At the same time, Gerry and Hal used the "pulling" metaphor to express relationships between the notation and the resulting motion. In particular, Gerry used "pulling" three times in a row: First he connected the present state of the simulation to the past state, then to the next state, and eventually to the final direction of motion as the particle left the display. As he did so, Hal slowly came to use the metaphor as Gerry did. He started by indicating his attention, then a partial understanding, then he articulated the basic mechanism ("it pulls it") and then the mechanism and its consequence ("so it's pulling it downwards"). As additional data (presented in Roschelle, 1991) shows, Hal's explanation eventually came to be quite close to a physicist's qualitative description of acceleration. Thus, the sharing of the significance of the notation occurred through close coupling of social and perceptual levels of organization in the students' collaborative activity.

Communities of Practice: How do scientists do this?

At the broadest level, learning enables an individual to become a member of a community of knowledge and practice, thereby reproducing the community. At this level, the goal of physics instruction, for example, is to enable students to participate in what scientists do, and ultimately to become the living embodiment of scientific knowledge in the next generation. Lave and Wenger (1989) have characterized the process of learning at this level as "Legitimate Peripheral Participation" (LPP). LPP involves learning-by-doing, with increasing participation, ownership, and membership in the authentic work of the community. Although Gerry and Hal made significant progress in advancing their understanding of the EM simulation in the episode in Figure 3, aspects of their understanding were still in conflict with the conventions of the physics community. Consider Hal's description of acceleration as a weight pulling down on the velocity vector: "It's kind of like a weight or something that's stuck onto the end of the arrow, and it's sort of pulling, the arrow pulls it down." Although this is an intuitive mechanical analogy, a physicist would balk at describing acceleration as a weight, because (1) weight has a different technical meaning in the scientific community, and (2) the analogy to a physical lever arm conflicts with actual properties of velocity in that the vector stretches (gains length) as well as turns.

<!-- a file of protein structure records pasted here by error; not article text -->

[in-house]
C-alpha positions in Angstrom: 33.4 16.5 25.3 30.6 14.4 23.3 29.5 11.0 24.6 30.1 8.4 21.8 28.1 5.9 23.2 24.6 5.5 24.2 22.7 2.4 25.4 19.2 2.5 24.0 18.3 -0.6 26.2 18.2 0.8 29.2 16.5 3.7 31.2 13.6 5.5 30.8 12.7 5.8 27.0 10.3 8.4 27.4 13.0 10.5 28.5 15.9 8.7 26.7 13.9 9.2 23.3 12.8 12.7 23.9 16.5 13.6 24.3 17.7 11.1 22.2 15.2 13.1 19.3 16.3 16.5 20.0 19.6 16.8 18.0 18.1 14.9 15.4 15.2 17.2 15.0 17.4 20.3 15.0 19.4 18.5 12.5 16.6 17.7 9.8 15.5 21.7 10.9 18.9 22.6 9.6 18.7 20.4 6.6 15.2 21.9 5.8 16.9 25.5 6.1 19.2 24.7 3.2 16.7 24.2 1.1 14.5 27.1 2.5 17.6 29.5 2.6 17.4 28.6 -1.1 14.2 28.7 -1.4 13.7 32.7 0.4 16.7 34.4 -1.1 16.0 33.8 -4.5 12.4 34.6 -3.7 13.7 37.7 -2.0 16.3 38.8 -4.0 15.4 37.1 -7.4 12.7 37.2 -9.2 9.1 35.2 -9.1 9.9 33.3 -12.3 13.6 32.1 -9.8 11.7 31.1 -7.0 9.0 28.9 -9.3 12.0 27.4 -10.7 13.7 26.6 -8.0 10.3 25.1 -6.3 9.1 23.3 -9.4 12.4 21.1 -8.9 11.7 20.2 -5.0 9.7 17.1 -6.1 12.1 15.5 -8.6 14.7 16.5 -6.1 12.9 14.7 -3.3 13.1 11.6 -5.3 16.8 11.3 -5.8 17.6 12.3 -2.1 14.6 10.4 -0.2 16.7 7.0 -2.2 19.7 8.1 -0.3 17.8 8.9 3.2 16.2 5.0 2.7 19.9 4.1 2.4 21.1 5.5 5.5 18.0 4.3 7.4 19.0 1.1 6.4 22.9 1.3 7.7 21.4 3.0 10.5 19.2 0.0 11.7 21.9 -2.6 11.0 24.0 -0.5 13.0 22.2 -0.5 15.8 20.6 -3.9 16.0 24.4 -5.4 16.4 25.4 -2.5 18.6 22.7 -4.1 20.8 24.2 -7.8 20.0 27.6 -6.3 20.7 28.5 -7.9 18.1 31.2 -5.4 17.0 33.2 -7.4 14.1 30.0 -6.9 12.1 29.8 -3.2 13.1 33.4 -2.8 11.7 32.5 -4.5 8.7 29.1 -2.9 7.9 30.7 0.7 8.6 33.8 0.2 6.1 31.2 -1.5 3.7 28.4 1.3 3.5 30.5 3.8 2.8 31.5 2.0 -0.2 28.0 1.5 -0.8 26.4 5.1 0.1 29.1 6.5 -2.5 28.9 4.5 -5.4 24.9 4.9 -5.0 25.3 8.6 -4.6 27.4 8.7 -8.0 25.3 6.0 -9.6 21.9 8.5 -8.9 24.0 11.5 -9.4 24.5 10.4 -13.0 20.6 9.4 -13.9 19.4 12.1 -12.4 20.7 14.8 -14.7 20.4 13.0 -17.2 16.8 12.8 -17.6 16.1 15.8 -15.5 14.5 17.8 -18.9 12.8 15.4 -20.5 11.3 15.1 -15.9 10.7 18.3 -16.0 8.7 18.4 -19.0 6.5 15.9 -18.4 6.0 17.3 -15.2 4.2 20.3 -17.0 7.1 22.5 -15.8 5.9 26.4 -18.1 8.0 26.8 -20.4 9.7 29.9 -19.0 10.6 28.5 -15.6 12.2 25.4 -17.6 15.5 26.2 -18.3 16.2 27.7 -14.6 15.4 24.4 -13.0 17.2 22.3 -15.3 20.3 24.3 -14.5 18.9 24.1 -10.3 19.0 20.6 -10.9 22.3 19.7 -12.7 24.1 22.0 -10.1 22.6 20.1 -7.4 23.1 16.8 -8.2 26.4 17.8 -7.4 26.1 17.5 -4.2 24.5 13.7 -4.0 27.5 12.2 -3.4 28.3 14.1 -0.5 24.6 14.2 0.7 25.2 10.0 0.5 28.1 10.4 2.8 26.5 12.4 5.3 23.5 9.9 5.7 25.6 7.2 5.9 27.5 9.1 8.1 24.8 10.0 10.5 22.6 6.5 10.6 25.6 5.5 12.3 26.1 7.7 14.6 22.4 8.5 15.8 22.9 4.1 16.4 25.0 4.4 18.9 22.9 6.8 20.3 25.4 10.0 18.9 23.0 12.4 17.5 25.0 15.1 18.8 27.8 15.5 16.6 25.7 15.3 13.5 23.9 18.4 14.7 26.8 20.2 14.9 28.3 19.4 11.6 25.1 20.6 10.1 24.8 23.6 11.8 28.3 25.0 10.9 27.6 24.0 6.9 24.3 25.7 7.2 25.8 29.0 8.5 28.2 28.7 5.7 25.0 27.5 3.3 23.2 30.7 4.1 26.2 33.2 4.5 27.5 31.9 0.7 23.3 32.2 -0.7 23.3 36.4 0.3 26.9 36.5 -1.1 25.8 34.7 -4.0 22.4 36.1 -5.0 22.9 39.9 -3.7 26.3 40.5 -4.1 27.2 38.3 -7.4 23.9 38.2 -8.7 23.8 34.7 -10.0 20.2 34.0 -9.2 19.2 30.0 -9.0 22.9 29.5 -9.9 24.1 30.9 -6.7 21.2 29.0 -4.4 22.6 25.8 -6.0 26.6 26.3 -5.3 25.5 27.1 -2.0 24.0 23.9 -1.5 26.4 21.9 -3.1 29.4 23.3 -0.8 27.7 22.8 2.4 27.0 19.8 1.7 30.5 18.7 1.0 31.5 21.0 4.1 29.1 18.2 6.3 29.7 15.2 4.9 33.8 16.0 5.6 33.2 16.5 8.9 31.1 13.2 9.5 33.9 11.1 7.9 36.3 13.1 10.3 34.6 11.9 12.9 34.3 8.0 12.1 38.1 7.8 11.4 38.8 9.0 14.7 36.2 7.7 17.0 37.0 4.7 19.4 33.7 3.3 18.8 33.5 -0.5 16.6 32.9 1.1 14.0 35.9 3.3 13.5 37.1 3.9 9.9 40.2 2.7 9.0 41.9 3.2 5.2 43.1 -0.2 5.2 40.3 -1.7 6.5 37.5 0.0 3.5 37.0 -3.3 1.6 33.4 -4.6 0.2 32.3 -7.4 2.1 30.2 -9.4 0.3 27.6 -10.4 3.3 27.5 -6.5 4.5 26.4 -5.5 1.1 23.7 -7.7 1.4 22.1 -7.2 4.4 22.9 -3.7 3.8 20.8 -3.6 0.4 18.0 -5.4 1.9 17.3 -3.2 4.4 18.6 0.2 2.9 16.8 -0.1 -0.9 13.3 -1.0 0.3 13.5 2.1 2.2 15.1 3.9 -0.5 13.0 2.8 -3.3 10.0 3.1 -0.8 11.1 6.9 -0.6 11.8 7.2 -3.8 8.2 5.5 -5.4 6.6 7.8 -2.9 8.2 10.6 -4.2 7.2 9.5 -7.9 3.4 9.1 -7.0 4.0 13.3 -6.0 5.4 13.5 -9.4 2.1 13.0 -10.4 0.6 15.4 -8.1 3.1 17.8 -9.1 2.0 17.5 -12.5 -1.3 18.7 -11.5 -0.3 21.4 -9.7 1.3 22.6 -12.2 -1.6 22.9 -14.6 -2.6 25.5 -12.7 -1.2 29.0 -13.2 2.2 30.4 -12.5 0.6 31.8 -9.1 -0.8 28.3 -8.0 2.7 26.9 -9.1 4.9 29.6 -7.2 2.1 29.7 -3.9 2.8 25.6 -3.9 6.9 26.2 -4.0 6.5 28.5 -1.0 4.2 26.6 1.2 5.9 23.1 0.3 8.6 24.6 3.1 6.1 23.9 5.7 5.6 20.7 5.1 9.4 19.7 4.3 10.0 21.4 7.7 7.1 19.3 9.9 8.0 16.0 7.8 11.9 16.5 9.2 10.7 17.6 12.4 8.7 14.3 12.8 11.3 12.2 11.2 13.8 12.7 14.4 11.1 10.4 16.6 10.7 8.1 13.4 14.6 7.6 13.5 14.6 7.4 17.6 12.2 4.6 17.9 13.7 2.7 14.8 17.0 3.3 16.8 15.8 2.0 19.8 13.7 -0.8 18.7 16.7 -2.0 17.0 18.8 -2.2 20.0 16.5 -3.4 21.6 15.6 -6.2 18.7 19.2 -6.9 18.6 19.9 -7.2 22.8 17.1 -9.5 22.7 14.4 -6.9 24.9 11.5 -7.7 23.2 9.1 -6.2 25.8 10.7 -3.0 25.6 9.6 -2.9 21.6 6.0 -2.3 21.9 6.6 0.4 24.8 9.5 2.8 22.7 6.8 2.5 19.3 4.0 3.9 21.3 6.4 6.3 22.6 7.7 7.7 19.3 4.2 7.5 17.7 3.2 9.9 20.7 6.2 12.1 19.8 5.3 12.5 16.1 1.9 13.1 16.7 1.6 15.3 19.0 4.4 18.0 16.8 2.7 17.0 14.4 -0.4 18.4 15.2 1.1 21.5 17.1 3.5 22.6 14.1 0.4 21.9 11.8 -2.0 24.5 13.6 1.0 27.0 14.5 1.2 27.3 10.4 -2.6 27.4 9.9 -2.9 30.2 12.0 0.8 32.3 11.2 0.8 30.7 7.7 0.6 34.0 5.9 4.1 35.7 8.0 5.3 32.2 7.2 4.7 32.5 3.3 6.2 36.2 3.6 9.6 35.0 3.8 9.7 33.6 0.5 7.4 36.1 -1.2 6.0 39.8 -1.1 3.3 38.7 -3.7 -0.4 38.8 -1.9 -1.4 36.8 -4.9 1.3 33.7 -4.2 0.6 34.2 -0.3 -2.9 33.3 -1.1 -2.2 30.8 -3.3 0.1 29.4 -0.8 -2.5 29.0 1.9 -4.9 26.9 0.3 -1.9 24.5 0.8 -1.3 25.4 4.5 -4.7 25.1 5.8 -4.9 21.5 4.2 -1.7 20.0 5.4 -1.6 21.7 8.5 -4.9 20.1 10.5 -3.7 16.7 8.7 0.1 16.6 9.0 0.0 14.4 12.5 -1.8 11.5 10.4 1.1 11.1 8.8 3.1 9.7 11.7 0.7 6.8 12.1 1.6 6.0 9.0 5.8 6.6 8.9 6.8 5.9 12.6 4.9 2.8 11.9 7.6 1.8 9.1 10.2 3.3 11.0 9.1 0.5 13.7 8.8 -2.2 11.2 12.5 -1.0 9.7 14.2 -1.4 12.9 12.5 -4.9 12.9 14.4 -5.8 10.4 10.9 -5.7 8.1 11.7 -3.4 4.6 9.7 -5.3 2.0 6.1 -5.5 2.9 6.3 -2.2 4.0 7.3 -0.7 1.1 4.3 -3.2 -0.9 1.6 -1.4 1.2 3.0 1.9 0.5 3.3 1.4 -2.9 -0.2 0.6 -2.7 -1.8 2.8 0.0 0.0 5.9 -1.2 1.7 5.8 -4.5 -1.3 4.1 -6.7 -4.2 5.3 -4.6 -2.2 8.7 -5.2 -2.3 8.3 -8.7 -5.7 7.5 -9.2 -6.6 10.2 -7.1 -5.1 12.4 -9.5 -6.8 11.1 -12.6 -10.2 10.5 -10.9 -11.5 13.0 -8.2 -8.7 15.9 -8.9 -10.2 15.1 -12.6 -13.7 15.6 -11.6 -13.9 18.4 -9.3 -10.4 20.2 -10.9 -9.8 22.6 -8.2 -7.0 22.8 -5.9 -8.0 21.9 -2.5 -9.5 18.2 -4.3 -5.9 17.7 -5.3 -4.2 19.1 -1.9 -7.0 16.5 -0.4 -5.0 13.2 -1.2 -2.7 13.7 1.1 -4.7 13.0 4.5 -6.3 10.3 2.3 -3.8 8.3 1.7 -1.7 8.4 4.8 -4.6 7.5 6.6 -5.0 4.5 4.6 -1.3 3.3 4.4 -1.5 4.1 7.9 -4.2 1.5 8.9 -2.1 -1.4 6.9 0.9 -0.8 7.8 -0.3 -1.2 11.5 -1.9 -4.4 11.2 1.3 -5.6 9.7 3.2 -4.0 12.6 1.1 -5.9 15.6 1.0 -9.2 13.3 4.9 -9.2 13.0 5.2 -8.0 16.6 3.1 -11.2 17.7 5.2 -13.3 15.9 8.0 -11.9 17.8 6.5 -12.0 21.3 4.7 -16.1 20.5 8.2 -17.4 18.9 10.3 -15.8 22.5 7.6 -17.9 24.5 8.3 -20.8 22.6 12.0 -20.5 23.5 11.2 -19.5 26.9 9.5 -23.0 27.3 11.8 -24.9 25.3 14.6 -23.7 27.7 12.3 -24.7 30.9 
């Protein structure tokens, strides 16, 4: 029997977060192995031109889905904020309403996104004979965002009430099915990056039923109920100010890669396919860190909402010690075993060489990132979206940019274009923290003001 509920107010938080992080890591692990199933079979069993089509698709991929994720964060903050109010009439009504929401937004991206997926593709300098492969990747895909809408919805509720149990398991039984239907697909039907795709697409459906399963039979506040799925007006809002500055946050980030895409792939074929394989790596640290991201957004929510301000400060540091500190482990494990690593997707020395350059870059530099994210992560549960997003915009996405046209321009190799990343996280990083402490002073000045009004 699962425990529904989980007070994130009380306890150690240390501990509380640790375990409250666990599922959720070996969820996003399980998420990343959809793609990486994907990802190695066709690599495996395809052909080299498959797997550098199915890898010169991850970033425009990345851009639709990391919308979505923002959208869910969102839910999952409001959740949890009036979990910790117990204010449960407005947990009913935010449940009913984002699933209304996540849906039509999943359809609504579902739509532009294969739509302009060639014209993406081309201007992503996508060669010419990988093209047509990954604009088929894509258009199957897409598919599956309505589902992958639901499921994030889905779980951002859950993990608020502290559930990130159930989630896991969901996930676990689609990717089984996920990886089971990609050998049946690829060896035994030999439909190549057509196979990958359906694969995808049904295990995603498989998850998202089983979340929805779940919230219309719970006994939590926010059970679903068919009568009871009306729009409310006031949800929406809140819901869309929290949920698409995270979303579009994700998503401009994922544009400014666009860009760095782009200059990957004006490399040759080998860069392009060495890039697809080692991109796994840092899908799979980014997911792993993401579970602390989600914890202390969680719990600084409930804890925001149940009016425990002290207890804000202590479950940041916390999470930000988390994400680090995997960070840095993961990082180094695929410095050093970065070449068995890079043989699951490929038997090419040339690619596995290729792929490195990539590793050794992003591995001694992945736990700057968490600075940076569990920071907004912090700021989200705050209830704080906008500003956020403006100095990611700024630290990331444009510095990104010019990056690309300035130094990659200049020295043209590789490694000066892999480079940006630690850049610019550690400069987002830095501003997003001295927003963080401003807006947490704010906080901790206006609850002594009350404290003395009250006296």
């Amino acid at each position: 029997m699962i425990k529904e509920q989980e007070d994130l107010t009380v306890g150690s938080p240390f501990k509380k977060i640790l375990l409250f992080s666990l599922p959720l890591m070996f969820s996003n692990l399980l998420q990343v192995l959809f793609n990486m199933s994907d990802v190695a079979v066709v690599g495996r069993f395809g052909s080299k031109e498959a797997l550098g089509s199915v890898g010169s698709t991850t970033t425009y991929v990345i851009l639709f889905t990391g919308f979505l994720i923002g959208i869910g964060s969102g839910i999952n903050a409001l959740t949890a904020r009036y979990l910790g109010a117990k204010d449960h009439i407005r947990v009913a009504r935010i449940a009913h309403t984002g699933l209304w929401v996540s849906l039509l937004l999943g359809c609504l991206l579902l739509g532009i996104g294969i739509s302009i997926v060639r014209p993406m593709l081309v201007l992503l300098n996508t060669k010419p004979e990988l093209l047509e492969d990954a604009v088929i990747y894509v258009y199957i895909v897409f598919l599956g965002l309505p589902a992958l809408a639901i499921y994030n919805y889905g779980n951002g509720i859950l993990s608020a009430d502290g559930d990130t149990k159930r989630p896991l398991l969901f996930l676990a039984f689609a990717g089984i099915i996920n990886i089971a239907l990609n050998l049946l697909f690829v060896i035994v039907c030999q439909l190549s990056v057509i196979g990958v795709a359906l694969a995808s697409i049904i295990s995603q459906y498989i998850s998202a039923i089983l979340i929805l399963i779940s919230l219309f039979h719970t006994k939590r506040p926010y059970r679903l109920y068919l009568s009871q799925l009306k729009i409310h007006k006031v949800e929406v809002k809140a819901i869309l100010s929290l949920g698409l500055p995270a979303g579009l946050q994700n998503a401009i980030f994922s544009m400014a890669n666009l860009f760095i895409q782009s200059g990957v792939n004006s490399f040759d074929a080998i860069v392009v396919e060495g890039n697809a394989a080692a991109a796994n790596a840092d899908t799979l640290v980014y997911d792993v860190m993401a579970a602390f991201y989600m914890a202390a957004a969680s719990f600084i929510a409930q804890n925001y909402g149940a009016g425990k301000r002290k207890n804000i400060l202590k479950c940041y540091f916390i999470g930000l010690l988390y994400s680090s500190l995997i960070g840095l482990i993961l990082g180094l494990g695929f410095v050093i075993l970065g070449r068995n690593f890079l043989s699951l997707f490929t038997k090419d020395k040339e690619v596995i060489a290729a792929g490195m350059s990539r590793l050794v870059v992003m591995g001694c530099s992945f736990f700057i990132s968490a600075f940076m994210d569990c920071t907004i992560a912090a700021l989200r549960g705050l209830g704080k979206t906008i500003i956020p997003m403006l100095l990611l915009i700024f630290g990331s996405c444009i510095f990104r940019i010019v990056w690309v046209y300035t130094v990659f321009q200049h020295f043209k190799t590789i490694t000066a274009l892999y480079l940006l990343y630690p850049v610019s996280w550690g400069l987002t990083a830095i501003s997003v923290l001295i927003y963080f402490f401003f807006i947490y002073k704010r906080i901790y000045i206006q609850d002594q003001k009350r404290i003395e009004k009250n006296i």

In the interview following the session, Hal explicitly mentioned his difficulty in mapping his (rudimentary) knowledge of physics to the EM:

H: I'm trying to understand, um, exactly

E: What's that?

H: Nothing, I'm just trying to understand what this has to do with, uh, I mean if there's anything I can- not- I know it has a lot to do with physics but, I'm just trying to understand um- Trying to see if I can think of any um- doesn't matter

E: No, it does matter. What?

H: No just, you know, you know I'm trying t- I mean I don't know anything about physics but you know I've heard about it

E: mm, hmm.

H: Heard about certain things and I'm just trying to sort of see what law of physics- what anything I've heard, anything that has anything to do with this.

Neither Hal nor Gerry were successful in making meaningful connections to physics concepts on their own.

The de-briefing interview following the Gerry and Hal's session can provide a glimpse into the process of adopting the scientific community's perspective and conventions (Figure 4). In this interview, the experimenter explained the mapping of the scientific terms "velocity" and "acceleration" onto the two arrows of the EM display, and how this mapping differs from everyday usage of these terms. In response, the students spontaneously applied these terms to describing the behavior of an automobile. Interestingly, the students correctly applied the concept of acceleration to situations other than "speeding up." This marks significant progress in moving from an everyday perspective to a scientific one. Whereas an everyday perspective sees speeding up, braking, and turning as three characteristically different events, a scientific perspective sees these events as different manifestations of the same underlying description. The students' uniform explanation of all three events is a significant step towards participation in the scientific perspective.